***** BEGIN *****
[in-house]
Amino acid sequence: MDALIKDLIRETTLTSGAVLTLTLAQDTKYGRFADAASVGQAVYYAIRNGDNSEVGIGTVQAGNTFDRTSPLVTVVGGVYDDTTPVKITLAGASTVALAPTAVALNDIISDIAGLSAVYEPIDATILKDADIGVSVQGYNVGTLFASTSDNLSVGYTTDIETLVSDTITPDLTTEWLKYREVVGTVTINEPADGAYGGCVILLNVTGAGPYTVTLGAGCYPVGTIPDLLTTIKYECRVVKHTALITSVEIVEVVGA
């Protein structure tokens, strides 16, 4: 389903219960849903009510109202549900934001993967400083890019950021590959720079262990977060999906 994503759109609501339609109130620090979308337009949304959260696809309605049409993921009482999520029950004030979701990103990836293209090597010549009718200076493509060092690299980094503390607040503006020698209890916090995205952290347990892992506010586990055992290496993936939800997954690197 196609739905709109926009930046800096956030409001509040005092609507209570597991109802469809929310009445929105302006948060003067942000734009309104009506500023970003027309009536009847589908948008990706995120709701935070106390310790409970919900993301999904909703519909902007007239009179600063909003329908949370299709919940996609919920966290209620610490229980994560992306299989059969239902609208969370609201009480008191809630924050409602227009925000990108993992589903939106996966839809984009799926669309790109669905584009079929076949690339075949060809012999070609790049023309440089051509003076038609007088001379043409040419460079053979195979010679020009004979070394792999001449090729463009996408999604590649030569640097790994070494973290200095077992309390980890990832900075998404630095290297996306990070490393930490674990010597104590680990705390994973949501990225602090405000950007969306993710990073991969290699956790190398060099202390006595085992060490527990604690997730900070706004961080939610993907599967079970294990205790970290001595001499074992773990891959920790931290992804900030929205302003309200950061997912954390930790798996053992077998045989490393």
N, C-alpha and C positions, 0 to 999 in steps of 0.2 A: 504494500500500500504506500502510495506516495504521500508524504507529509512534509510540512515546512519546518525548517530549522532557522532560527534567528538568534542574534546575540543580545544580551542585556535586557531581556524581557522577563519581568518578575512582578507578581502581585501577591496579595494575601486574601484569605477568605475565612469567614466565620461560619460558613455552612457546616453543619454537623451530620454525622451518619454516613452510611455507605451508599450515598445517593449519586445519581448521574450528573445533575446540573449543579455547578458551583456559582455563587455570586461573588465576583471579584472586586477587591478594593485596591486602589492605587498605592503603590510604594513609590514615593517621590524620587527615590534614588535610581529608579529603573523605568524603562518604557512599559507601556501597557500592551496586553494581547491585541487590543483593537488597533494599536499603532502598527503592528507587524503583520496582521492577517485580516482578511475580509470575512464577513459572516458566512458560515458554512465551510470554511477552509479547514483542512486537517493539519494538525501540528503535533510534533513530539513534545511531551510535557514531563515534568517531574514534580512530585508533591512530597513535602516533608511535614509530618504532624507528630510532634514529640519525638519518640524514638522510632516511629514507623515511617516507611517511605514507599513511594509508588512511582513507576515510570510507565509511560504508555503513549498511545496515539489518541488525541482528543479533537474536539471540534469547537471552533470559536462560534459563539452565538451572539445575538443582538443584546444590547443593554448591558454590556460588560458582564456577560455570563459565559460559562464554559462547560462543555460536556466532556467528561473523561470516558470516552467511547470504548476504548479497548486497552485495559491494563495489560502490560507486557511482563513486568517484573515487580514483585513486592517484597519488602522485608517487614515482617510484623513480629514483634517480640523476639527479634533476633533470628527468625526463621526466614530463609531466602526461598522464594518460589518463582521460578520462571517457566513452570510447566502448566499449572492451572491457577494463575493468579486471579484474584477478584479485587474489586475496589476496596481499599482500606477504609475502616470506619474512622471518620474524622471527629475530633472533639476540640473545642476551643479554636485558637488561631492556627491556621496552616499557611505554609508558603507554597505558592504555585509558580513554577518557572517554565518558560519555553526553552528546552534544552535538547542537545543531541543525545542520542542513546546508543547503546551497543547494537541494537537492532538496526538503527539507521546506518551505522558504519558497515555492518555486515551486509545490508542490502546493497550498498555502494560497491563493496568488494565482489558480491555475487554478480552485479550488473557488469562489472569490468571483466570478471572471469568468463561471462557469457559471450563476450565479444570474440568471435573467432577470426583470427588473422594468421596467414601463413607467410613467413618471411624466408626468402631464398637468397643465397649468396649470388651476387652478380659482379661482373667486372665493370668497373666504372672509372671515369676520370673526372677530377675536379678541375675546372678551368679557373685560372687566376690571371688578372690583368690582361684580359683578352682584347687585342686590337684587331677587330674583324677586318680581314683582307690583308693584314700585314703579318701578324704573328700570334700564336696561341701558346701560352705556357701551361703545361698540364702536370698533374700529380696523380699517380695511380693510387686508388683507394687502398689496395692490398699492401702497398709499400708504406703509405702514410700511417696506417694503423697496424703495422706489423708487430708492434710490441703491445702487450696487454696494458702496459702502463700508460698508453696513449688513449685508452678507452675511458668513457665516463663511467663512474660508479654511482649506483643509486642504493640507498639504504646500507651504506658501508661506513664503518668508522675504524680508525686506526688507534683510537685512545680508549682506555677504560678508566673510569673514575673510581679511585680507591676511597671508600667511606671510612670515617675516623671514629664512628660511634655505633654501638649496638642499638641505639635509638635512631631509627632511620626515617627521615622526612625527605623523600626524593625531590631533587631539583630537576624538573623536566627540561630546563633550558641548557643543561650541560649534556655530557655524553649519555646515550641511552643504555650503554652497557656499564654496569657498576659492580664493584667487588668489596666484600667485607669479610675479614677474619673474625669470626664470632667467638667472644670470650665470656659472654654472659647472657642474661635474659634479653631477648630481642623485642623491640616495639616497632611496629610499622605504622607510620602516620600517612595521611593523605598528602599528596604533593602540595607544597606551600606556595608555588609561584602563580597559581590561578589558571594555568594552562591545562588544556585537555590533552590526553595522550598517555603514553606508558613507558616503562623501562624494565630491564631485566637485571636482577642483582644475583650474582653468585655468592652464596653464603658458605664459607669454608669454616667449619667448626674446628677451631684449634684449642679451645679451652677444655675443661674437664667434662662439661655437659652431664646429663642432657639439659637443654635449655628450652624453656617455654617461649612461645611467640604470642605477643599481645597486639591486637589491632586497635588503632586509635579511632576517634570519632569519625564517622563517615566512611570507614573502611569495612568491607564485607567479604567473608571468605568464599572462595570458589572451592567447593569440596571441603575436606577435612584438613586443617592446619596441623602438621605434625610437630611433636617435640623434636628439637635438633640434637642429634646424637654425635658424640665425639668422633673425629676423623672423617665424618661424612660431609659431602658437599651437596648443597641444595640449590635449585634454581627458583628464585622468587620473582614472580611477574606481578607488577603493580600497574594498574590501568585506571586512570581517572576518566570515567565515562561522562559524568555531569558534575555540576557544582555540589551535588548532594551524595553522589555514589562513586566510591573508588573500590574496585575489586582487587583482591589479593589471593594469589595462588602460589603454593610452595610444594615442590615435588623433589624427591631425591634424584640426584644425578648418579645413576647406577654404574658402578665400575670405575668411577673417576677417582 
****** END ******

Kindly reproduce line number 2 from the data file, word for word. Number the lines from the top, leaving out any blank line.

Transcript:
Amino acid sequence: MDALIKDLIRETTLTSGAVLTLTLAQDTKYGRFADAASVGQAVYYAIRNGDNSEVGIGTVQAGNTFDRTSPLVTVVGGVYDDTTPVKITLAGASTVALAPTAVALNDIISDIAGLSAVYEPIDATILKDADIGVSVQGYNVGTLFASTSDNLSVGYTTDIETLVSDTITPDLTTEWLKYREVVGTVTINEPADGAYGGCVILLNVTGAGPYTVTLGAGCYPVGTIPDLLTTIKYECRVVKHTALITSVEIVEVVGA